It's only 36 centimeters tall, but to fans throughout the world, it represents the highest achievement in football. Every four years, teams from all over the globe compete to take home the FIFA World Cup Trophy, yet nobody ever does.
Do you know why? Nobody ever takes it home because the 18-carat gold trophy is kept under lock and key by FIFA (Federation Internationale de Football Association). The champions of each World Cup tournament receive only a replica. This is to protect the valuable prize from thieves, who have stolen the World Cup trophy twice in its 75-year history. The little trophy has certainly had a troubled existence. The original trophy was made by a French sculptor, Abel LaFleur, and was called the "Jules Rimet Cup," in honor of the founder of the World Cup tournament. Sometime during the first three World Cup events (1930, '34 and '38), the name changed to simply the "World Cup." Then during World War II, not much was seen or heard of the trophy. It was being kept hidden in a shoe box under the bed of Dr. Ottorino Barassi, the Italian vice-president of FIFA, to prevent it from falling into the hands of the Nazi army.
Although the trophy made it safely through the war, it didn't fare so well during the turbulent 1960s. In 1966, the Cup was stolen during a public showing of the trophy prior to the World Cup tournament in England. Luckily, it was found a short time later none the worse for wear in a trash container, by a little dog named Pickles.
Four years later, Brazil earned permanent possession of the original trophy by winning its third World Cup title. Unfortunately, the trophy was stolen a second time, in 1983, and was never recovered. The Brazilian Football Association had to have a duplicate trophy made.
After the first trophy became the possession of Brazil's football association, a new World Cup Trophy for FIFA was designed by an Italian artist, Silvio Gazazniga, in 1974. This trophy cannot be won outright, but remains in the possession of FIFA, and rest assured they are keeping a close eye on it. Today, World Cup winners are awarded a replica of the trophy that is gold-plated, rather than solid gold like the real one.
Gazazniga's World Cup trophy weighs almost five kilograms. Its base contains two layers of a semi-precious stone called malachite, and has room for 17 small plaques bearing the names of the winning teams -enough space to honor all the World Cup champions up to the year 2038. After that, a new trophy will have to be made.
3. The first trophy was named the "Jules Rimet Cup" because Rimet…..
A. made the trophy B. was a famous player
C. scored the final goal in 1930 D. came up with the idea of the World Cup
4. Which is true about Gazazniga's World Cup trophy?
A. It is made of gold and silver. B. It is a replica of the first trophy.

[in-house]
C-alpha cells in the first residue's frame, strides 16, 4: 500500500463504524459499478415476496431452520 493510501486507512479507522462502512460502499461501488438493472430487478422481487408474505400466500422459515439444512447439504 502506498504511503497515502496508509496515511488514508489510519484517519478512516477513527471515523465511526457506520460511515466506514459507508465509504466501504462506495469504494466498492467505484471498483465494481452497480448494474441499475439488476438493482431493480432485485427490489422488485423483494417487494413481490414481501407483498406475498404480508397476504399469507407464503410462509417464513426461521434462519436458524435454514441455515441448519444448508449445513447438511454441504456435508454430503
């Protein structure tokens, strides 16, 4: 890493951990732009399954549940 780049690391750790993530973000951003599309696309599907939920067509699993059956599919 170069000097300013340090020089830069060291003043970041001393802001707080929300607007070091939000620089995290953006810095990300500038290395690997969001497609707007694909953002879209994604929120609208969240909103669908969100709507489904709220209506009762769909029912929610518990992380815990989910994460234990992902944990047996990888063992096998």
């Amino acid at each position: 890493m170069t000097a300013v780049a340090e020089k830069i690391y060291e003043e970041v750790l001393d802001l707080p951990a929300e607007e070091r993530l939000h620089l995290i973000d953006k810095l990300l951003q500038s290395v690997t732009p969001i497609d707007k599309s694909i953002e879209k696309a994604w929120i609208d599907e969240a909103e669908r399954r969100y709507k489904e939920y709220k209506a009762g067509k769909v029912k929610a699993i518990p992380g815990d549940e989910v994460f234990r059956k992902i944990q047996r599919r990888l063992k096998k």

C. It is in a museum in Brazil D. It will only be used until 2038.
5. In which year did Brazil win the World Cup championship for the third time?
A. 1970 B. 1974 C. 1986 D. 2002
trophy chiếc cúp (làm giài thưởng)
18-carat gold vàng 18 ca-ra
to be kept under lock and key được cất giữ cẩn thận
FIFA [Federation Internationale de Football Association] Liên đoàn Quốc tế Các Hiệp Hội Bóng Đá
replica bản sao
troubled (adj) nhiều rắc rối
sculptor nhà điêu khắc
founder người sáng lập
vice-president phó chủ tịch
Nazi Đức Quốc Xã
to make it safely through the war: an toàn qua được cuộc chiến tranh
to fare well tiến triển tốt đẹp, ăn nên làm ra
turbulent (adj) nhiều biến động
GOAL: ENDING CHILD LABOR
Carefully guiding a needle that's longer than his tiny fingers, a young boy in Pakistan stitches together the leather pieces of a soccer ball. He sits crouched in the corner of a hot, airless shed for 12 hours. For his long day's work, he will earn 60 cents. The boy is one of more than 200 million children who work at hard, sometimes dangerous jobs all over the world. Child labor exists in two-thirds of the world's nations. From Indonesia to Guatemala, poor children as young as six are sent off to work. Often they are mistreated and punished for not working hard enough. Children mix the gunpowder for firecrackers in China and knot the threads for carpets in India, all for pennies a day. Sometimes they are sold as slaves.
In a speech to the Child Labor Coalition when he was U.S. Secretary of Labor, Robert Reich expressed gratitude for the organization's work to end abuse of child labor, "You turned up the heat, and you got results." He also congratulated Craig Kielburger, then 13, of Canada, who traveled the world for a year fighting for kids' rights. Craig believes kids can make a difference. He offers this advice, "Write letters to companies and government officials. Put pressure on leaders to make changes and to stop the misuse of children."
One solution to the child-labor problem in poor countries is education. "The future of these countries," Secretary Reich declared, "depends on a work force that is educated. We are prepared to help build schools."
Education has helped to make the world a brighter place for one youth, Aghan of India. When he was nine, Aghan was kidnapped from his home and sold to a carpet maker. Aghan's boss was very cruel. "I was always crying for my mother," he recalls. Aghan's dream was to learn to write so that he could send letters to his parents. Fortunately, a group that opposes child labor rescued Aghan from the factory. He was sent to a shelter in New Delhi where he worked hard to learn to write.
1. What is an example of dangerous work done by a child?
A. stitching a soccer ball B. knotting carpet threads